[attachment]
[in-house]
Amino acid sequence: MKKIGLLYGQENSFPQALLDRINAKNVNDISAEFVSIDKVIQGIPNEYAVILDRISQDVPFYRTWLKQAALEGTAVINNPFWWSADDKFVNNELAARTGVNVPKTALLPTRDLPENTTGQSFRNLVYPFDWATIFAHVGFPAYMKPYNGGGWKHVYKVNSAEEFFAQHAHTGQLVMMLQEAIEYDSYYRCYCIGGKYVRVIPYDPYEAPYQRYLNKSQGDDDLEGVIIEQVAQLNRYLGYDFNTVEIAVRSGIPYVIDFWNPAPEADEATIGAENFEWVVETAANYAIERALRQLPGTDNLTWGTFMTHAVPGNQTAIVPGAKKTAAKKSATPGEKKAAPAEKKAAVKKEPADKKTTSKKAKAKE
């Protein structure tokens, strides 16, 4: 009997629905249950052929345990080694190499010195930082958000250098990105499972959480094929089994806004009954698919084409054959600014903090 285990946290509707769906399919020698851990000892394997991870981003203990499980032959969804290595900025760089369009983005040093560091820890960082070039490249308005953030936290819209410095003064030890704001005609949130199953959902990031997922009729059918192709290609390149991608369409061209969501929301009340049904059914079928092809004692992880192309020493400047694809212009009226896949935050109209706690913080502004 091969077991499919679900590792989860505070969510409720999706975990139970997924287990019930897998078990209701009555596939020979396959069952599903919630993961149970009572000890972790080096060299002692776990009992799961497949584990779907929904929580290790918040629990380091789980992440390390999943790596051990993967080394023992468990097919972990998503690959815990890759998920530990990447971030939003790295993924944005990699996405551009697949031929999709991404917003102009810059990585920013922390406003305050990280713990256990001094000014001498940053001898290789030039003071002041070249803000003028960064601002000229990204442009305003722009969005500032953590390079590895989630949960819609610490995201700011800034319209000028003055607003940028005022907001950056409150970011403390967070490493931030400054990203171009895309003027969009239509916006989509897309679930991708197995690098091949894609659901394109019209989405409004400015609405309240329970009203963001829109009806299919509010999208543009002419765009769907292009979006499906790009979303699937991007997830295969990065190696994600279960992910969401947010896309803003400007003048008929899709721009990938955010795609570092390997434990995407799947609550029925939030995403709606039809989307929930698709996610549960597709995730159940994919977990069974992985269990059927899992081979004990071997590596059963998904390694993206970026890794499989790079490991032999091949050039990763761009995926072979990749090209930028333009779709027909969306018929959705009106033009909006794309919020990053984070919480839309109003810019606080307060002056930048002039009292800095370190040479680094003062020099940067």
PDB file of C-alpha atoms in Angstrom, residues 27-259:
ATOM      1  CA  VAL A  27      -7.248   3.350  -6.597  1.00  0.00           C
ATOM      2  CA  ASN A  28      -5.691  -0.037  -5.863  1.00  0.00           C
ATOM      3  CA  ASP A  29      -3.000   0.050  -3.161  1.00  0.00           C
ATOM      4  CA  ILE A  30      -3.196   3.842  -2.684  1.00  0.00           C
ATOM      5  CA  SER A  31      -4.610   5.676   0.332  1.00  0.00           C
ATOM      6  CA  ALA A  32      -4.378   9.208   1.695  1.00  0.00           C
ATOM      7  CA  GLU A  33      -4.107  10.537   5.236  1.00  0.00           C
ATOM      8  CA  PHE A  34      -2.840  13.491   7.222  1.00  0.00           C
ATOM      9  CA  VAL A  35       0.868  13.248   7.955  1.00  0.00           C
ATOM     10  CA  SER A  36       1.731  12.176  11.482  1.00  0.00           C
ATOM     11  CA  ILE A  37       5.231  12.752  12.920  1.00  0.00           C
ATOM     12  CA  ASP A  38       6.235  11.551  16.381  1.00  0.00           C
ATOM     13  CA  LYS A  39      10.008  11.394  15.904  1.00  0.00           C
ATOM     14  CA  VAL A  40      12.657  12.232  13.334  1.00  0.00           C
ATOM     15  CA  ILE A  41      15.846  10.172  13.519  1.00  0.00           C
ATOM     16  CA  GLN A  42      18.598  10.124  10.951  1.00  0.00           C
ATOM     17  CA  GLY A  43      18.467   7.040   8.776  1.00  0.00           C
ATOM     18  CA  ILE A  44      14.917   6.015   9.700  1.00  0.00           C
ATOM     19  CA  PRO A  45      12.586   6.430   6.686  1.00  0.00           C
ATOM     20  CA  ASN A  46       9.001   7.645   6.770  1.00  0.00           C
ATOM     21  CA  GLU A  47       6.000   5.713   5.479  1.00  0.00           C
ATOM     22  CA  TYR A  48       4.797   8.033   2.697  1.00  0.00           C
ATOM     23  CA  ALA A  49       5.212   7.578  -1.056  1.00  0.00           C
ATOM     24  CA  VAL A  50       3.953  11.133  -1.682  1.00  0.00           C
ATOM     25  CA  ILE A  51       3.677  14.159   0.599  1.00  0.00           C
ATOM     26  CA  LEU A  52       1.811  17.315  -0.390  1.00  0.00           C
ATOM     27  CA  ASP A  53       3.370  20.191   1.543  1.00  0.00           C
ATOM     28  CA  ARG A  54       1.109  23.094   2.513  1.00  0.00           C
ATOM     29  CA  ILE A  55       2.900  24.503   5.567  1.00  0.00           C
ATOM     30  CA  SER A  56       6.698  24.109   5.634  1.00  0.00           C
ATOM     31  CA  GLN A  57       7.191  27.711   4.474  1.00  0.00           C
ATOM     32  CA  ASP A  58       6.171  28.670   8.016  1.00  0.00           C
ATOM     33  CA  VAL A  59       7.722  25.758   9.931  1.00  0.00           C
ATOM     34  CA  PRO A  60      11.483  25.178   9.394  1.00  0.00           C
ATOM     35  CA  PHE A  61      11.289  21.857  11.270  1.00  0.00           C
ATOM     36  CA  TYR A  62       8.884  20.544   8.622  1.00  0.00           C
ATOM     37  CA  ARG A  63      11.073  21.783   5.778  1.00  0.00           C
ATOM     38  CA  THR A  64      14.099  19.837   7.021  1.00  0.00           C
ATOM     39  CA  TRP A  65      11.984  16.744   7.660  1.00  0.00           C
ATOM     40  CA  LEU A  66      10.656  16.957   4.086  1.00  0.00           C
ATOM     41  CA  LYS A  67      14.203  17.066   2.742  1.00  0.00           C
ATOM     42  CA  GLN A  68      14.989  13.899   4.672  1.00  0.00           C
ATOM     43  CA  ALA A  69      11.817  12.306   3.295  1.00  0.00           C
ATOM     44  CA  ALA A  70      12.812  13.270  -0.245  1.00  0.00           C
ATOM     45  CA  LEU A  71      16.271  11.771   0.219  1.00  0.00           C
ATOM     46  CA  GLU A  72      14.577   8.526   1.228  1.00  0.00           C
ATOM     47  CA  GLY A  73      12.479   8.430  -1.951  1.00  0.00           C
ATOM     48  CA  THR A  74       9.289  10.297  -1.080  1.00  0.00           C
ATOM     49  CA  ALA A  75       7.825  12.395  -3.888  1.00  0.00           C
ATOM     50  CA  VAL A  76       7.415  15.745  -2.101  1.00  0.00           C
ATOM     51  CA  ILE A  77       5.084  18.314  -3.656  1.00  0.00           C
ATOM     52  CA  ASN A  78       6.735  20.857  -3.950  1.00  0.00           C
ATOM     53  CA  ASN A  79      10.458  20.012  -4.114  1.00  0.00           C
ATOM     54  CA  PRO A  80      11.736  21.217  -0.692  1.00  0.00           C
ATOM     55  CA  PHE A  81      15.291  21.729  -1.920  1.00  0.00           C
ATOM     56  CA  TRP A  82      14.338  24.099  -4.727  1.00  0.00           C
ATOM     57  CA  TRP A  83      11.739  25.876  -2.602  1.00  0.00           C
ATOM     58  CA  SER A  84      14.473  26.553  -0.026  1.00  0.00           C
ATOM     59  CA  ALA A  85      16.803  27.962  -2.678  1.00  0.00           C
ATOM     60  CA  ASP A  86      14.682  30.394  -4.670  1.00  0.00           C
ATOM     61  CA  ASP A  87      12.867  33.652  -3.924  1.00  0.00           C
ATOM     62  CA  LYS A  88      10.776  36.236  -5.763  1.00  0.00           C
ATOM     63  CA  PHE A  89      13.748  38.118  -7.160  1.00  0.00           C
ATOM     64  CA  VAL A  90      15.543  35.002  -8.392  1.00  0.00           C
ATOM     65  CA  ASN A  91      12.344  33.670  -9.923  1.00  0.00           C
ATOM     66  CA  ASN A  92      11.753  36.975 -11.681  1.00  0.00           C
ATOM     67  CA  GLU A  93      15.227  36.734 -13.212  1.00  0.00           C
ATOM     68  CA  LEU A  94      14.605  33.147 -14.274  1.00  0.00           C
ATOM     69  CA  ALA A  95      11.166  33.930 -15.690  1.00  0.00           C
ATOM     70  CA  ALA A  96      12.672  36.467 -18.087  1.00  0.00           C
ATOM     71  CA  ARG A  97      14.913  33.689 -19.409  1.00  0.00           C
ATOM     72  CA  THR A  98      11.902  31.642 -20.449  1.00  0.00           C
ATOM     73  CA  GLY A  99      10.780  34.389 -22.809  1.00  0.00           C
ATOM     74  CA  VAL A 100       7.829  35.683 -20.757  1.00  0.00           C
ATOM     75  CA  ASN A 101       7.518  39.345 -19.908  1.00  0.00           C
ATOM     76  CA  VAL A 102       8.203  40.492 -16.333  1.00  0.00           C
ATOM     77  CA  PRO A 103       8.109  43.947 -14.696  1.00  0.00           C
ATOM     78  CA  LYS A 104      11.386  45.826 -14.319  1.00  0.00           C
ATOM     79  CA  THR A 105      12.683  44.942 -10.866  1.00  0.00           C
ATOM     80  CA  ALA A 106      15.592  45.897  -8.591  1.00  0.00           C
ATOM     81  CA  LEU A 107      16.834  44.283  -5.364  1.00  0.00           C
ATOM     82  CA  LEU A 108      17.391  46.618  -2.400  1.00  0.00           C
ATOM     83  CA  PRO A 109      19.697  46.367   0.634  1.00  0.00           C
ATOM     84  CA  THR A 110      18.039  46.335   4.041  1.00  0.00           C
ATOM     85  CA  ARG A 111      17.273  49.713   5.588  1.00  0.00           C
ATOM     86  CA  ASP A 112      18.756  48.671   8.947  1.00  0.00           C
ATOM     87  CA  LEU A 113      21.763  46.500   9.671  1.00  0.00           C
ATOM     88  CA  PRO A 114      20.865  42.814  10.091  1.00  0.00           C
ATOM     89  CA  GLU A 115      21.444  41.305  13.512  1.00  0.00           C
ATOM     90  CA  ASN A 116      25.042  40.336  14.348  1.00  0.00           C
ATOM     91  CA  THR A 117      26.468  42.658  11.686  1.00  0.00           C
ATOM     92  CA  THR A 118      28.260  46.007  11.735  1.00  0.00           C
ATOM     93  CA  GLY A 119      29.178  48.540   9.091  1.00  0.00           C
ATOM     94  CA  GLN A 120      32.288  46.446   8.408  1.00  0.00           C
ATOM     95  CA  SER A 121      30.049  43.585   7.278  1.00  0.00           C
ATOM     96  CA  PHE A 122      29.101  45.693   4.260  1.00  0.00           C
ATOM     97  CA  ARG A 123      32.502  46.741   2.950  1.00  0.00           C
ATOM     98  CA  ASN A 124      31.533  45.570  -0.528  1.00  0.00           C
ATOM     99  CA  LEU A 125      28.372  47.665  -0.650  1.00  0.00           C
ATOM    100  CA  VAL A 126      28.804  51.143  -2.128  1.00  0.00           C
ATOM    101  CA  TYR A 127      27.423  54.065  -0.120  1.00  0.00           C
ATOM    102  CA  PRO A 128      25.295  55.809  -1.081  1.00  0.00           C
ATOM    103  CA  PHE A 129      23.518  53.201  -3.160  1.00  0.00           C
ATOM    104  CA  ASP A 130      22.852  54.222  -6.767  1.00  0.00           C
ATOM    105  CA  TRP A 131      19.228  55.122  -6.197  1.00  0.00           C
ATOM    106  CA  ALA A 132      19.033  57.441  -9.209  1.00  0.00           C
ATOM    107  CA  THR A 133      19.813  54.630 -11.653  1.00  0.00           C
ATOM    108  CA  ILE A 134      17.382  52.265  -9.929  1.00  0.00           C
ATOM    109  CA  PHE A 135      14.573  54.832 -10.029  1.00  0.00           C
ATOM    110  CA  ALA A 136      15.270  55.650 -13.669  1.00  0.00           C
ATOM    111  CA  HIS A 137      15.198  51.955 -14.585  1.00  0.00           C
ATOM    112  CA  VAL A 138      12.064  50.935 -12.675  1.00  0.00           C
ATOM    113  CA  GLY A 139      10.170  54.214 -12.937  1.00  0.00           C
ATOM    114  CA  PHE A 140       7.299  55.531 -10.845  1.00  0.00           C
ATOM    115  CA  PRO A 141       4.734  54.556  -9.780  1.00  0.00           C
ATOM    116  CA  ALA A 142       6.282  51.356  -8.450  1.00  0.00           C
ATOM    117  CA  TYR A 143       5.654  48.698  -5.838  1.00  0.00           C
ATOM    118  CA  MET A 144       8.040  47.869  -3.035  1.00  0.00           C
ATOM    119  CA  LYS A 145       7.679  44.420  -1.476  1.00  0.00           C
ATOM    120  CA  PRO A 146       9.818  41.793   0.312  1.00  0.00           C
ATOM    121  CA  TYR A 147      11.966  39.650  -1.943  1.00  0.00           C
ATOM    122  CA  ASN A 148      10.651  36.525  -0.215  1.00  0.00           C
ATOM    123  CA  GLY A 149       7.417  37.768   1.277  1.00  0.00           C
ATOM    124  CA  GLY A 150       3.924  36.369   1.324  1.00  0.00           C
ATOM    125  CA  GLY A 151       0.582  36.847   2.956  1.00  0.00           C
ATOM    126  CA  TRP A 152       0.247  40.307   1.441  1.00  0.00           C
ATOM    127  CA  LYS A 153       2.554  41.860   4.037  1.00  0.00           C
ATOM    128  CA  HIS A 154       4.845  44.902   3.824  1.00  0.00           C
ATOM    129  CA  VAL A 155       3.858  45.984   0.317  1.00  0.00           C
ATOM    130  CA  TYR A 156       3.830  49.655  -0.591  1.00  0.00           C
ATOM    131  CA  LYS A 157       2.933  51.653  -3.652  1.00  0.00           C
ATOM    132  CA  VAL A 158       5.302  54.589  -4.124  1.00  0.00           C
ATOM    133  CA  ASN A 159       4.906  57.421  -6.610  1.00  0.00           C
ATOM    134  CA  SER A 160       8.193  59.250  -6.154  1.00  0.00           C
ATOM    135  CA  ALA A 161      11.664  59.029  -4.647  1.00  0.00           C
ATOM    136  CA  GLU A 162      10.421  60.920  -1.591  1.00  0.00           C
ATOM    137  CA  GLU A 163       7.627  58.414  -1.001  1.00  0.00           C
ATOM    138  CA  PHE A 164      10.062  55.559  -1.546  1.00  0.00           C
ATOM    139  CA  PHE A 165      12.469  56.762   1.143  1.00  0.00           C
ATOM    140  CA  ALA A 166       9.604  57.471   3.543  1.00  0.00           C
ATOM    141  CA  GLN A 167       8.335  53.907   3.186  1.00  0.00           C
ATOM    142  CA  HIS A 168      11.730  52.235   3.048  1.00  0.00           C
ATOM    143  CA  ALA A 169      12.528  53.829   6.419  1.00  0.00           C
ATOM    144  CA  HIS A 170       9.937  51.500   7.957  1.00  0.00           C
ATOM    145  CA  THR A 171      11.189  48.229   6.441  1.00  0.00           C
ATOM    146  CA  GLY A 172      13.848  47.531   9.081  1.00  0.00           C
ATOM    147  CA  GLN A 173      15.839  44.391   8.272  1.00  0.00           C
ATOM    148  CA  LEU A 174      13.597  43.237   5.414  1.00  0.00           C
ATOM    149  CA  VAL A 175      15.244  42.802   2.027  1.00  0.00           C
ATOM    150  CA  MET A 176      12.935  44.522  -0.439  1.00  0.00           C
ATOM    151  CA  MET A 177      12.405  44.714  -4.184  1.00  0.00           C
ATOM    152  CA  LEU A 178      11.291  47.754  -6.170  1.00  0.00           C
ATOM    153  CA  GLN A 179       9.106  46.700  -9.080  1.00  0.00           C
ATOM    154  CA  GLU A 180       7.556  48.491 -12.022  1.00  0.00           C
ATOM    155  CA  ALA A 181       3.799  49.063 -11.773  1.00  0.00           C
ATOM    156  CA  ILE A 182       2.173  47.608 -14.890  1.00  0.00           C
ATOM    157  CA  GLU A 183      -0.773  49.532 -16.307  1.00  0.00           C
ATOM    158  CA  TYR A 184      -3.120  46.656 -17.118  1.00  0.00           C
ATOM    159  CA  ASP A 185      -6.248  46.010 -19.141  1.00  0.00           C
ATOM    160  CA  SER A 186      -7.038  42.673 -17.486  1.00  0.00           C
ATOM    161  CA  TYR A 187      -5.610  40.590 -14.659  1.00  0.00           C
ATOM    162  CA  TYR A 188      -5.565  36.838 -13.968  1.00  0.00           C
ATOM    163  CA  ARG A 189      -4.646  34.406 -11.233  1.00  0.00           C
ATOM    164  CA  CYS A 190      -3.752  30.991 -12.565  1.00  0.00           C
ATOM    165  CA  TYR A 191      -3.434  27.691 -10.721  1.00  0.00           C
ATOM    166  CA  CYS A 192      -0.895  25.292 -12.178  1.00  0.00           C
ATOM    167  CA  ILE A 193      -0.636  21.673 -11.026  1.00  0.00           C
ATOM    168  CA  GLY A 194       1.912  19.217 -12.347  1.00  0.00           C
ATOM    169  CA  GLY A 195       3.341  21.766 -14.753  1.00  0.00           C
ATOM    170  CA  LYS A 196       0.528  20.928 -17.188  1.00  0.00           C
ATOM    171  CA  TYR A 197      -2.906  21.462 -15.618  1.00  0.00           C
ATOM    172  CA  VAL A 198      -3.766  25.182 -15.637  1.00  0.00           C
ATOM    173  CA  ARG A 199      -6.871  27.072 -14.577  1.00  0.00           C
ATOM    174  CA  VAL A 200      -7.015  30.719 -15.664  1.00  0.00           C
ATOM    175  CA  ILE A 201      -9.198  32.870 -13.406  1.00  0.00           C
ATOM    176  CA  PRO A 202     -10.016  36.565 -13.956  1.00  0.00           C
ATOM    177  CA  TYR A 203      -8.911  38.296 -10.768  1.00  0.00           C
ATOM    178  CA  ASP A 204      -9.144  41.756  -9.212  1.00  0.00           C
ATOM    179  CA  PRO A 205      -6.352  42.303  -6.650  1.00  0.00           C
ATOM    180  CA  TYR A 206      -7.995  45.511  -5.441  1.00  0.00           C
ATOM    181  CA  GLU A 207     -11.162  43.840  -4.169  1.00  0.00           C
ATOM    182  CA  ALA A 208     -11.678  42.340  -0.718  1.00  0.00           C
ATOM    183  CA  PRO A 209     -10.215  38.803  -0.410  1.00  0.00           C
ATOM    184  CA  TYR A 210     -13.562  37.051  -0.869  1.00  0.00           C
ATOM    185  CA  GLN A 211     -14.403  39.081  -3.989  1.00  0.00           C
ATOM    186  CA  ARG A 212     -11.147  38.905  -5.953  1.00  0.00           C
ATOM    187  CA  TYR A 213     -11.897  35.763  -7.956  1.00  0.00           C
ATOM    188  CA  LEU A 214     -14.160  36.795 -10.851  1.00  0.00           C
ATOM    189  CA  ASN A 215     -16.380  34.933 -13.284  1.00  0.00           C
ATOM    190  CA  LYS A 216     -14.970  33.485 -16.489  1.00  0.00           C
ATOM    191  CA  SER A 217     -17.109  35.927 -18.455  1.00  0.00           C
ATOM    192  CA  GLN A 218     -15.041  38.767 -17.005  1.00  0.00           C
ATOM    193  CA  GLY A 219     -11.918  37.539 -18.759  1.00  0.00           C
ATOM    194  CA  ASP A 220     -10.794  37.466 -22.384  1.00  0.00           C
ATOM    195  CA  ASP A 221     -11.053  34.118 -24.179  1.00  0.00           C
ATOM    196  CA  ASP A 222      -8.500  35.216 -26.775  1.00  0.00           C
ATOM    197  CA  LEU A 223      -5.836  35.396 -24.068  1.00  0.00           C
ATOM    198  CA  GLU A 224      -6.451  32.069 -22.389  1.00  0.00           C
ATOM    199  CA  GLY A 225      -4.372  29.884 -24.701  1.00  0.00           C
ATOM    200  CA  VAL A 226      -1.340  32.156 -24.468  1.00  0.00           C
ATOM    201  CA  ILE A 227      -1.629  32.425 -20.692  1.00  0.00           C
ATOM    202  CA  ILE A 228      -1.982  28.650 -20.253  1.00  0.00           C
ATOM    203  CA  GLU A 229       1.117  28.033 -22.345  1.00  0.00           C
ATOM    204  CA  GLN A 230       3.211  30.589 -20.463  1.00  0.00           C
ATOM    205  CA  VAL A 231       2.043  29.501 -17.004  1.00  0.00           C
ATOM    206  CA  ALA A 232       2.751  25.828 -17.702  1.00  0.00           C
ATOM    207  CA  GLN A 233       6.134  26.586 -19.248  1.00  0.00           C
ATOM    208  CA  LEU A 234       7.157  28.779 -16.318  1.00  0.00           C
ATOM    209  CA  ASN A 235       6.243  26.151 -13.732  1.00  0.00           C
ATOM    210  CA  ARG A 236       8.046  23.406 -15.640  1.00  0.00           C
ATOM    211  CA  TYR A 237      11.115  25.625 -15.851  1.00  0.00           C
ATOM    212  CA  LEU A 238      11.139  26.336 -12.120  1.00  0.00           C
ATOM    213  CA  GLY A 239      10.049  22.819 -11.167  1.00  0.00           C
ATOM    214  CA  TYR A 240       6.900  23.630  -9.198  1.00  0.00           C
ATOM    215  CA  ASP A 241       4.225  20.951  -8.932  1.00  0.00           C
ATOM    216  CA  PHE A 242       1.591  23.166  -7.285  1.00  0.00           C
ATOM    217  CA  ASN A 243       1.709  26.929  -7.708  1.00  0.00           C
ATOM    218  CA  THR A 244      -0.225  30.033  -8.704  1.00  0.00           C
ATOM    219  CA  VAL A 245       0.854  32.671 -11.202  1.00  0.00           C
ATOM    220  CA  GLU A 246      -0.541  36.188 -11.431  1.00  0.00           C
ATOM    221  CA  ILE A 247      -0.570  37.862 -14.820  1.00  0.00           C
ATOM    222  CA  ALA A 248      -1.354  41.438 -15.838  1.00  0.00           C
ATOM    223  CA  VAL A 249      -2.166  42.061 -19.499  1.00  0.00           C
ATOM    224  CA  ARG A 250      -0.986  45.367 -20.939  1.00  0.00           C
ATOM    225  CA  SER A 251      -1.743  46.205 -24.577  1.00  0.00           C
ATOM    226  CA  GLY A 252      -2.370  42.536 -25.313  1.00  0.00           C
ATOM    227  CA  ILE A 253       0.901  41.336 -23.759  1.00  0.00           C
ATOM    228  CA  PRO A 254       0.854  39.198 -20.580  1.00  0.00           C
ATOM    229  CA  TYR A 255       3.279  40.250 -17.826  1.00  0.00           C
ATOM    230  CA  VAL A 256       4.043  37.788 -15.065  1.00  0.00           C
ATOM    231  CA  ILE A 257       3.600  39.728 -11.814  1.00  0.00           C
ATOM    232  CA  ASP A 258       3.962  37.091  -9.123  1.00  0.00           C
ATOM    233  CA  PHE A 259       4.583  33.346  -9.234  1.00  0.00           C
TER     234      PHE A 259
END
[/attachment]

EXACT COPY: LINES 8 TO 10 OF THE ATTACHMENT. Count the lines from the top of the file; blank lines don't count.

ATOM      4  CA  ILE A  30      -3.196   3.842  -2.684  1.00  0.00           C
ATOM      5  CA  SER A  31      -4.610   5.676   0.332  1.00  0.00           C
ATOM      6  CA  ALA A  32      -4.378   9.208   1.695  1.00  0.00           C